Update 4 is a large one, with lots of small stuff happening since we gave our last update. Since it’s been a while, we figured a quick recap would be the best way to start: When we last left off, we had pulled the old and slow 2.8/tiptronic from our wagon and were in the process of cleaning the bay. We had already dismantled and scrapped the old motor as well as pulled the S4 donor motor.
We finished prepping the shell, and we’ve now turned our attention to cleaning, repairing and replacing all the worn-out components on our S4 drive train. We started by cleaning the entire motor and pulling off the various brackets and accessories for paint and detailing. To clean all the old oil and grime of the motor we employed the force of a pressure washer aided by a ton of engine degreaser. We were careful to plug any holes leading to the internals, and we bagged all exposed connectors and wire harnesses. We found zip ties and plastic bags to be the best method of sealing all the delicate parts of the engine loom. With the prep work finished, we began to spray down the engine with a liberal amount of degreaser. After letting the chemicals sit for a minute, we blew off most of the grime with the pressure washer. The process was repeated until most of the dirt was gone. Then we went in with an assortment of small wire brushes to take the final bit of stubborn dirt out.
While the wash took most of the dirt out, we still had tons of cleaning prep to do. We pulled off the more delicate systems like the fuel rail and its associated lines – these we cleaned by hand with a tooth brush. While time consuming and tedious work, the results speak for themselves. We also stripped down the brackets and other mounts to prep for paint. Working with sand paper and a wire wheel, we took the old paint and grime off the motor mounts, transmission mounts, heat shields, and the intake manifold. Once completely clean and free of oil, we sprayed these components with black high-temp chassis paint. We also took the time to do the same for the coolant pipes and timing belt covers. Did we need to? …maybe not, but it did make the entire engine a lot cleaner and will help prevent rust in the future.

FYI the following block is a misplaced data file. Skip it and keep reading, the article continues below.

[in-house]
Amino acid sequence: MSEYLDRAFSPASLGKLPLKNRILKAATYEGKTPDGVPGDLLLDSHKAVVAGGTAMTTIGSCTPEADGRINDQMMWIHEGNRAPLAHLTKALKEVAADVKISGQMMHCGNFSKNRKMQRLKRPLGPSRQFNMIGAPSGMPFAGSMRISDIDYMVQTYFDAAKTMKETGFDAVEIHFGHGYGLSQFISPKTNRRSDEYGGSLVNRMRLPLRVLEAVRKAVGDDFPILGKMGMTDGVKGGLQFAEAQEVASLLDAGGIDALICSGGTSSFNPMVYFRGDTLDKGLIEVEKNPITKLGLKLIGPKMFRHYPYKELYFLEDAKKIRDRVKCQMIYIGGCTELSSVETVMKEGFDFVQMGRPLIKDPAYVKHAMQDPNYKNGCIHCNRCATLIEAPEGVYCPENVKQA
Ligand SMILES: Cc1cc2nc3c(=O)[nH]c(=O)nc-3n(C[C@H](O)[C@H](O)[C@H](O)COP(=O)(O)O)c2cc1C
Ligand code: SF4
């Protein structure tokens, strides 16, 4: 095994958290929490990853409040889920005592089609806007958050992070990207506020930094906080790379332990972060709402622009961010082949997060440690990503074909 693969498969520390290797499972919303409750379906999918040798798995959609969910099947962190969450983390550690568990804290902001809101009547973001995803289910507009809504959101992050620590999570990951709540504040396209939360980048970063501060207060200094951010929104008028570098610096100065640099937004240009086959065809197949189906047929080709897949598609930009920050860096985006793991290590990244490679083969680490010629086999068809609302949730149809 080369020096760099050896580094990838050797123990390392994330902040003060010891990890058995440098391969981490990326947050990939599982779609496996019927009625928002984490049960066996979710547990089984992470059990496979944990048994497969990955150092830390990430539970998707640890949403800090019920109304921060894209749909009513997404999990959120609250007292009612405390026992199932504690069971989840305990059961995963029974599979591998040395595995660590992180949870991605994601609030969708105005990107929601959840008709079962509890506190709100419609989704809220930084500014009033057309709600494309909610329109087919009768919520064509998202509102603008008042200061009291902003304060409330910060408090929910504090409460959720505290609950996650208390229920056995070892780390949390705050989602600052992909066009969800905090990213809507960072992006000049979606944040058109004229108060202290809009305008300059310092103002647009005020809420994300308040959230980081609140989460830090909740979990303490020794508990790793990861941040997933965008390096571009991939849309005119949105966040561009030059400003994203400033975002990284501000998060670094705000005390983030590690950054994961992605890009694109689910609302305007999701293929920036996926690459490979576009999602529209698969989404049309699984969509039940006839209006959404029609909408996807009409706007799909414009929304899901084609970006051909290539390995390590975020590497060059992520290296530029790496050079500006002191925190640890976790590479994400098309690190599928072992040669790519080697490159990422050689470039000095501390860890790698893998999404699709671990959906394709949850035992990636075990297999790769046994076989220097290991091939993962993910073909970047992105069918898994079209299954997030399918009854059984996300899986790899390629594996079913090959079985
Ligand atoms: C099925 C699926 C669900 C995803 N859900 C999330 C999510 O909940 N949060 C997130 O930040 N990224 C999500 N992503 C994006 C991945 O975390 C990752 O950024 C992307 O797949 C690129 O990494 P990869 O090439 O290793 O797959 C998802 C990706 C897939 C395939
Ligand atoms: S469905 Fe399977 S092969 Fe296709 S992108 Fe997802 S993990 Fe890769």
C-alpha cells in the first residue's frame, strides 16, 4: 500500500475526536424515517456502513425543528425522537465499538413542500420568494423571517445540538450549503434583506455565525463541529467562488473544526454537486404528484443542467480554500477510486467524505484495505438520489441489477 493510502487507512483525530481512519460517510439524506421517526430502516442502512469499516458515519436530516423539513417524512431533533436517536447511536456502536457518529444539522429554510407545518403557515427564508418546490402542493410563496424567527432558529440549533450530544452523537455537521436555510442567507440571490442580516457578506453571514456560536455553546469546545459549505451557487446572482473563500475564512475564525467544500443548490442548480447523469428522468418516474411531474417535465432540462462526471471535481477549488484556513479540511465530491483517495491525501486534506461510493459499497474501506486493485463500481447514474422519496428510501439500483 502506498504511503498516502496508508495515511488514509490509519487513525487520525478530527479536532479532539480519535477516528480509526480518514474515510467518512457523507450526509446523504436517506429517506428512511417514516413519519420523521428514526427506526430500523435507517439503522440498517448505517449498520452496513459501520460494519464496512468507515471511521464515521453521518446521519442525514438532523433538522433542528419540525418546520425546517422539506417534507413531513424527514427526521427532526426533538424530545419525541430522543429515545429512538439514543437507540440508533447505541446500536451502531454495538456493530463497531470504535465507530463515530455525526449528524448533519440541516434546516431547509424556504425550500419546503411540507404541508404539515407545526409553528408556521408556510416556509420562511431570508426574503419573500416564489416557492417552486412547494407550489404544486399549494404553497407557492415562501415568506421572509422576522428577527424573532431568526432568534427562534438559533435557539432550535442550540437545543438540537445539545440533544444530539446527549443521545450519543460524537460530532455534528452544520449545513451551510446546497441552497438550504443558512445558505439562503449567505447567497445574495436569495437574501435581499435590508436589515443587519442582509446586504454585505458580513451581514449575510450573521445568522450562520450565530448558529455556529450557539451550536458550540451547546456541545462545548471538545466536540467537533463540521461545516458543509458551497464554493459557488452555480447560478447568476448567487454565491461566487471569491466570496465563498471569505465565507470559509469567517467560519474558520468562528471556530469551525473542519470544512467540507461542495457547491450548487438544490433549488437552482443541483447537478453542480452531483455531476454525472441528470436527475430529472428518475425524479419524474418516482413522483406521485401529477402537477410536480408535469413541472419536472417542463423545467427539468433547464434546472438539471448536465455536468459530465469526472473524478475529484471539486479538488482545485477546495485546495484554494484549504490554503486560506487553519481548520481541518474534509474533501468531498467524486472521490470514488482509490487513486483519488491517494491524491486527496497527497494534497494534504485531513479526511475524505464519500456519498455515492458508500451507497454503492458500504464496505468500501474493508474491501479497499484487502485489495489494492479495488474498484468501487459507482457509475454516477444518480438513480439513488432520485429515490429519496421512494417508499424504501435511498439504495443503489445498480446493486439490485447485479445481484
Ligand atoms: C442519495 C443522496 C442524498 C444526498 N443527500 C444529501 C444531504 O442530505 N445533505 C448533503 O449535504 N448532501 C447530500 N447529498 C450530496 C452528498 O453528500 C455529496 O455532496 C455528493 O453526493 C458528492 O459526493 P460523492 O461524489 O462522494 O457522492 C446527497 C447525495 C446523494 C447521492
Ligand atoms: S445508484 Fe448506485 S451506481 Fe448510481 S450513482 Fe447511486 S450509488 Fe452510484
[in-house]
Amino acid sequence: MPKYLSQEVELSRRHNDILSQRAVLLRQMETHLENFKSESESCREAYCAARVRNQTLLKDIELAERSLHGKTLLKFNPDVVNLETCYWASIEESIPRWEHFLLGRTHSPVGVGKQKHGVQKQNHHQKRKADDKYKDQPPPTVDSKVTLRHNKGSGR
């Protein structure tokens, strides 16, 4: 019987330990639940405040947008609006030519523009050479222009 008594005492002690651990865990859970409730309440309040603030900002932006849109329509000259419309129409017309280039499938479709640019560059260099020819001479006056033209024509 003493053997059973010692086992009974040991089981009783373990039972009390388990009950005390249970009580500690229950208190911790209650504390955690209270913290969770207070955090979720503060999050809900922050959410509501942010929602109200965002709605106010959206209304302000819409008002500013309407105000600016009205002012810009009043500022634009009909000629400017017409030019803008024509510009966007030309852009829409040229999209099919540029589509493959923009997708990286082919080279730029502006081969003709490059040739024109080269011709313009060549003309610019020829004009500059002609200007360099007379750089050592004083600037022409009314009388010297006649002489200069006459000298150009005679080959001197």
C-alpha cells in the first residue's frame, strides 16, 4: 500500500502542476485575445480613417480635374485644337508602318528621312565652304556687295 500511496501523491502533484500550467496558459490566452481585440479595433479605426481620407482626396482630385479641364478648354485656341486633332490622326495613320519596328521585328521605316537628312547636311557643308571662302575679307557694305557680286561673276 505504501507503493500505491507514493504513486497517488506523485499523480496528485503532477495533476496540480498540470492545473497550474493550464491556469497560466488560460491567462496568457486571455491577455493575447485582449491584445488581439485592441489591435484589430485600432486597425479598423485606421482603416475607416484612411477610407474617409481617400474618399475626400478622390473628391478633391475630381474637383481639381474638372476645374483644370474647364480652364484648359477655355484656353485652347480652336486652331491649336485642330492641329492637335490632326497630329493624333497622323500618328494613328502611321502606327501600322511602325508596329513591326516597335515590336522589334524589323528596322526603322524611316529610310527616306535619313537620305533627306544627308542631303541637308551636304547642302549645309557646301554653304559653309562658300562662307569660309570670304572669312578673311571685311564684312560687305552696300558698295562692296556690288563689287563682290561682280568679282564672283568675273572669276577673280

With the bulk of the engine taken apart and all its pieces either painted or clean, we began the reassembly process. A timing belt service was first up: we installed new rollers, water pump, and tbelt at the same time to replace the old and worn out components. We opted to use a Gates belt, which we hope will withstand the higher power levels our new turbos will put out. The timing belt job was an easy one – we followed along with a DIY from a fellow forum member. We spent most of our time double checking our work and making sure the bolts were tightened to the correct spec. The process was made easier by having the correct tools, and we highly recommend using whatever tools your DIY guides or mechanics recommend. The cam locking bar and crank pin are mandatory for a timing belt service.
When locking everything in place we used a paint pen to mark the old belt, cam gears, and crank pulley. We transferred those marks onto the new belt by counting teeth to ensure accuracy. This allowed us to make sure the timing was not thrown while changing the belt. Bad timing will cause the car to run horribly and may bend the valves, ruining the engine. We followed the procedure outlined by Audi for applying the correct tension using the tbelt tensioner. The other major catch about doing a timing belt job is to make sure your rollers are installed the correct way. Be sure to use the old hardware as a guide and make a note of how the old parts were installed.
Once the timing service was completed, we put the rest of the motor back together. We started with the power steering pump and moved on to the covers and accessory belt tensioner. We ordered a new one, since the old bearings starting to go. After that we turned our attention to the top of the motor, reinstalling our freshly painted intake manifold and new gaskets. We then installed new 550cc injectors and the adapters provided by 034 Motorsports. We also test fit our freshly cleaned fuel rail.
With all this done, we’re taking a well deserved break for now – but we can’t stay away for too long! We’ll be back before you know it with more updates, starting with the valve covers and various seals. As our Audi Avant Restoration project inches closer to completion, it’s getting harder to contain our excitement. Stay tuned for the latest on our wagon project and thanks for reading! #Avant